Here’s an excerpt:

We are a very judgmental society, at least here in the US, and that mindset often permeates even our own families. It wasn’t just the disease itself that led families to turn their backs. It was the added stigma of homosexuality (or prostitution or drug abuse). The diagnosis was considered a reflection on the family, a bad one. So many felt justified in abandoning one of their own.

We are quicker to blame victims of disease than the disease itself. We believe ourselves superior in some way to people who are sick because we judge them to be stupid, weak or morally deficient. We feel especially good about ourselves when we can quote Bible verses or local laws to support our position.

Different diseases carry their own stigma. Diagnosed with lung cancer? Well, you shouldn’t have smoked. Diagnosed with diabetes or heart disease? Well, you should’ve lost weight. Diagnosed with AIDS? Oh, where to begin with the criticism?

As Elinor Burkett put it so eloquently in The Gravest Show on Earth: America in the Age of AIDS, “AIDS never got a chance to be simply a disease.”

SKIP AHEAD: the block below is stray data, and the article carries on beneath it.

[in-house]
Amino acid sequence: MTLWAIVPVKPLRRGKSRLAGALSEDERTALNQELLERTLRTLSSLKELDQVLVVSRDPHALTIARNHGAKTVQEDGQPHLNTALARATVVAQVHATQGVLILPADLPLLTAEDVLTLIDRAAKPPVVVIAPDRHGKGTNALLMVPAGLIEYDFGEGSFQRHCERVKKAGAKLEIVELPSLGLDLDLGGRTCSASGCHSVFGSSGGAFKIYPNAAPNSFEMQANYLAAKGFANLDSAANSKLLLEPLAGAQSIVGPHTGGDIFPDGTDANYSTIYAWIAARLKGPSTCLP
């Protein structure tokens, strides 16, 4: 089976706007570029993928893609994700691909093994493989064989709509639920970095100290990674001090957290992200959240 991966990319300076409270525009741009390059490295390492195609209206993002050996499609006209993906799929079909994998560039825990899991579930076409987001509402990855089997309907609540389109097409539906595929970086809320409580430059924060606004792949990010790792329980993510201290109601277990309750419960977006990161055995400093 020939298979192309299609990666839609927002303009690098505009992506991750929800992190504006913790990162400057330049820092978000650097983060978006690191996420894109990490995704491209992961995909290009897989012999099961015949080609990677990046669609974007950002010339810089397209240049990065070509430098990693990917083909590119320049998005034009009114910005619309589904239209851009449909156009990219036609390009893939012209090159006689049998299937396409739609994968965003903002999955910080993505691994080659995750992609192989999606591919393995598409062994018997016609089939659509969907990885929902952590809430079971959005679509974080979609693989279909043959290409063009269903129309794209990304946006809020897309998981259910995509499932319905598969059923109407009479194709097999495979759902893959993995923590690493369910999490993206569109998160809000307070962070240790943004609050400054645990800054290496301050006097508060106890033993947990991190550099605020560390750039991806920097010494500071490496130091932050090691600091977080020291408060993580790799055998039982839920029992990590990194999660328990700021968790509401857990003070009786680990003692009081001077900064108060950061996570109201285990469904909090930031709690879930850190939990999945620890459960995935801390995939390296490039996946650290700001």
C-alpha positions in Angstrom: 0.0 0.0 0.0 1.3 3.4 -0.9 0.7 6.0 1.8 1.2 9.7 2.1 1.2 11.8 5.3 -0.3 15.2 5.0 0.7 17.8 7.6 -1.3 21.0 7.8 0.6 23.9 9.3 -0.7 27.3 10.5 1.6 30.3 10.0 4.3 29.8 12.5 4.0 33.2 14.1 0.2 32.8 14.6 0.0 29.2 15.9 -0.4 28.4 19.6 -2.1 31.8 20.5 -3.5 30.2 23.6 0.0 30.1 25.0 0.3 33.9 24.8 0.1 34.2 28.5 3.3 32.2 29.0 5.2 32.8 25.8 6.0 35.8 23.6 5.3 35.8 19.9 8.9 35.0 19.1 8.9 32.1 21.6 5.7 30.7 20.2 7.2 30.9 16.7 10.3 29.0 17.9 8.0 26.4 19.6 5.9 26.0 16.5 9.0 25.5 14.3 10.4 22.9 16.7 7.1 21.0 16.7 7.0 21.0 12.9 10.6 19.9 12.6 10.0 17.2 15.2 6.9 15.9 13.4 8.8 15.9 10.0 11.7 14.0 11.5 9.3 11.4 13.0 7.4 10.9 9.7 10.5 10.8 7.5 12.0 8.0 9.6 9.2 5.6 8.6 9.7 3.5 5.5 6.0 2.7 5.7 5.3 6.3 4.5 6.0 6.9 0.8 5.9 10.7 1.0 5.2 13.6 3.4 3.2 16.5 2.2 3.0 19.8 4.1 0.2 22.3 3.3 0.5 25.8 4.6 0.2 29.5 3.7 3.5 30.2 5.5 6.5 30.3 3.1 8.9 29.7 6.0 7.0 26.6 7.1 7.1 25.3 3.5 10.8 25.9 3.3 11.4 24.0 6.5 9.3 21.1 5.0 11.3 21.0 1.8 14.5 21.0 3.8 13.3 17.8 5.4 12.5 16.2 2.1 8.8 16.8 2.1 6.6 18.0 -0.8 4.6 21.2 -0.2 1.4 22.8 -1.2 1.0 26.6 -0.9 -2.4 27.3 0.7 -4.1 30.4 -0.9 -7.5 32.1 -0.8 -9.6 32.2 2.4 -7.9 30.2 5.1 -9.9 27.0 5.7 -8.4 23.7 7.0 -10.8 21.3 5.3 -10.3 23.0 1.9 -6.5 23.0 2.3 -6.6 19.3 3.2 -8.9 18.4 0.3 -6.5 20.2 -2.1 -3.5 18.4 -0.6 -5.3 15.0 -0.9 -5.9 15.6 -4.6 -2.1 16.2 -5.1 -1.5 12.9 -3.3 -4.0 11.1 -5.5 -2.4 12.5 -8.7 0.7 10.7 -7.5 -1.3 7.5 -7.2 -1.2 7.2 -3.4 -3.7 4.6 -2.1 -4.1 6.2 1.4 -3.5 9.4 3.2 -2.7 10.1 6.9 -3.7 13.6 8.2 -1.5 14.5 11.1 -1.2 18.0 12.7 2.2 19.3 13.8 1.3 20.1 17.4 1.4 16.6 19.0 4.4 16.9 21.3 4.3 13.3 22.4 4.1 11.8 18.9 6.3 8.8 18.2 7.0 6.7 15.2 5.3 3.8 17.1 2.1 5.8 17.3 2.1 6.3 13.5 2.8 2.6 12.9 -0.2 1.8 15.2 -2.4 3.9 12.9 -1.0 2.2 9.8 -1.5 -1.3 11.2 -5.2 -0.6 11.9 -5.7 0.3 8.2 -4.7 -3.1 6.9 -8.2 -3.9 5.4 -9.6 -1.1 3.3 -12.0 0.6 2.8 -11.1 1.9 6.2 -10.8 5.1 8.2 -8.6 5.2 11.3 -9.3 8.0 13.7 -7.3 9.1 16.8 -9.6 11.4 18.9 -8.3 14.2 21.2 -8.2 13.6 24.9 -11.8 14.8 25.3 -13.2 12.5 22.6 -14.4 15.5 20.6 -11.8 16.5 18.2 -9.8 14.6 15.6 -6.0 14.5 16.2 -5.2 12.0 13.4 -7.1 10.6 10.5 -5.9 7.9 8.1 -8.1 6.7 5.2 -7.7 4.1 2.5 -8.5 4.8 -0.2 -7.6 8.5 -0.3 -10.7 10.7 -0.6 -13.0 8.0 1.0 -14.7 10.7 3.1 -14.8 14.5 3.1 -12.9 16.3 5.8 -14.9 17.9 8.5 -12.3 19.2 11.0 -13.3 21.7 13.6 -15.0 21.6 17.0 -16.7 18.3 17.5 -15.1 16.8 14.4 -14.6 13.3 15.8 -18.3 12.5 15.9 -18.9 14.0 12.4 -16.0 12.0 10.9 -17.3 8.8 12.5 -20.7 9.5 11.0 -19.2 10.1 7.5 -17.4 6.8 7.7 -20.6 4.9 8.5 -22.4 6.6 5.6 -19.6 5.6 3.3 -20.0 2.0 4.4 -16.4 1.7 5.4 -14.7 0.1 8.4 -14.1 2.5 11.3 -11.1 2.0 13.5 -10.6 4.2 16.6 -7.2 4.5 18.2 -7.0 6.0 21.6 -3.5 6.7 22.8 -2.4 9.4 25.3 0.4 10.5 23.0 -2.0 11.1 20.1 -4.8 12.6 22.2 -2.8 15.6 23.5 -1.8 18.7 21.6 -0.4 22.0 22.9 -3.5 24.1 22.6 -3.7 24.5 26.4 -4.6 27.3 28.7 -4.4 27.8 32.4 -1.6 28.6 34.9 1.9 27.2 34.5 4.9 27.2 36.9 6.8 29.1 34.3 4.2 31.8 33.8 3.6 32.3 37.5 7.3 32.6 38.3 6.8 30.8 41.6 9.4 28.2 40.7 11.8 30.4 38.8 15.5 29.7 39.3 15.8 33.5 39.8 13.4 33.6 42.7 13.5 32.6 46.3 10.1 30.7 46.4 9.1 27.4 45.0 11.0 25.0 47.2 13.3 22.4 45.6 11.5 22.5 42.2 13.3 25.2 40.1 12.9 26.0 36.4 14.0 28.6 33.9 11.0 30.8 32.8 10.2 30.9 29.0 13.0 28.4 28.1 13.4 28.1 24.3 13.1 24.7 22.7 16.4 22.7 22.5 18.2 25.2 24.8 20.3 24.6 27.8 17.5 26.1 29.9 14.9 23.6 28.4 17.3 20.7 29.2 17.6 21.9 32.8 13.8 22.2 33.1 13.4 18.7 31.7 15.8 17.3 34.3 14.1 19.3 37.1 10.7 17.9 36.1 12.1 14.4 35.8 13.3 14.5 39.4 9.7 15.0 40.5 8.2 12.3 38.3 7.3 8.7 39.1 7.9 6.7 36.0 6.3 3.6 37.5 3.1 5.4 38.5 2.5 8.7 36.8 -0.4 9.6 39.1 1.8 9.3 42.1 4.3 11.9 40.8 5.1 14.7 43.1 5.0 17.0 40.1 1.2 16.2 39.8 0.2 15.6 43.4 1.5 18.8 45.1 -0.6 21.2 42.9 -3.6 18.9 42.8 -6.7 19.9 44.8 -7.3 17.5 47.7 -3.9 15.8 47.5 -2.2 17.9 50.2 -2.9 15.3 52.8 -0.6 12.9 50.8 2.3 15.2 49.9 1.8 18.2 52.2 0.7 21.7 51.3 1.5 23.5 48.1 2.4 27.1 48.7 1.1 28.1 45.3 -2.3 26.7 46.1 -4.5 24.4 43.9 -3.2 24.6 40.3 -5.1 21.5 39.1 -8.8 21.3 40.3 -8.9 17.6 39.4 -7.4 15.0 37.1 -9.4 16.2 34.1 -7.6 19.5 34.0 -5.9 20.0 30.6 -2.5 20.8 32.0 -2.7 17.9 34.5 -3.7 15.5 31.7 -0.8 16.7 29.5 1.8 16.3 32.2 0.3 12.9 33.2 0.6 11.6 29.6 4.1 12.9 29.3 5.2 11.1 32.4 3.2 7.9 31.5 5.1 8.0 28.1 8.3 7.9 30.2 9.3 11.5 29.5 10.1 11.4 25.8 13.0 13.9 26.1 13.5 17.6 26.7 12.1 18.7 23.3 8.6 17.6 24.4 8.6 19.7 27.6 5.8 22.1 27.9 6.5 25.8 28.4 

This was different, from the start. This was something new and mysterious and terrifying.

And friends made all the difference.

Available now on Kobo, Amazon, IndieBound and Barnes & Noble

Friday, April 19, 2013

Friends in Boston or Elsewhere

Like many people, my plans were derailed Monday by the horrific news coming from the finish line of the Boston Marathon.

I don’t know about you, but when a tragedy like this unfolds, I’m glued to the TV. It’s not that I enjoy seeing the shocking images replayed every few minutes. I just want to understand: what’s going on and why. I can’t ignore it, at least not yet.

Three are dead and well over 100 injured. So far, at least, I don’t know anyone directly affected. But that’s not a lot of consolation. Most people aren’t directly affected. Except they are.